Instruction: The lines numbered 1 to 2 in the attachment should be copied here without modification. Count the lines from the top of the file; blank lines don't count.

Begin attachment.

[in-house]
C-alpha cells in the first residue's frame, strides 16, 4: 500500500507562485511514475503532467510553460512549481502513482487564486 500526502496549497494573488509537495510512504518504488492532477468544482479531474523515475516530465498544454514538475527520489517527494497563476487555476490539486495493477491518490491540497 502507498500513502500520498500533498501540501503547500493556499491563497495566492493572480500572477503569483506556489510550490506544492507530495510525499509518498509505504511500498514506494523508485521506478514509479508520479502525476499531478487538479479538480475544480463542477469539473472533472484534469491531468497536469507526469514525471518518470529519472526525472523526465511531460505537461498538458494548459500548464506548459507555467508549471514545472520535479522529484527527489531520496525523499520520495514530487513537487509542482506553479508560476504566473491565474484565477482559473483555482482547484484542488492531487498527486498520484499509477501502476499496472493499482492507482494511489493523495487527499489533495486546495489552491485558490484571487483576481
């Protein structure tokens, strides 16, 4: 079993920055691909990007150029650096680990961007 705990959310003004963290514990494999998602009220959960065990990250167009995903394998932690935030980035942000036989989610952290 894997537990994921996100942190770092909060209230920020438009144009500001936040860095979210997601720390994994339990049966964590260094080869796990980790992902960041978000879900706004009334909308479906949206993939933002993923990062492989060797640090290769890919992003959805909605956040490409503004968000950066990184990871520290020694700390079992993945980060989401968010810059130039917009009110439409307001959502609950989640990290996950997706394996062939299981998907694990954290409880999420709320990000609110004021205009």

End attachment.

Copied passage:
[in-house]
C-alpha cells in the first residue's frame, strides 16, 4: 500500500507562485511514475503532467510553460512549481502513482487564486 500526502496549497494573488509537495510512504518504488492532477468544482479531474523515475516530465498544454514538475527520489517527494497563476487555476490539486495493477491518490491540497 502507498500513502500520498500533498501540501503547500493556499491563497495566492493572480500572477503569483506556489510550490506544492507530495510525499509518498509505504511500498514506494523508485521506478514509479508520479502525476499531478487538479479538480475544480463542477469539473472533472484534469491531468497536469507526469514525471518518470529519472526525472523526465511531460505537461498538458494548459500548464506548459507555467508549471514545472520535479522529484527527489531520496525523499520520495514530487513537487509542482506553479508560476504566473491565474484565477482559473483555482482547484484542488492531487498527486498520484499509477501502476499496472493499482492507482494511489493523495487527499489533495486546495489552491485558490484571487483576481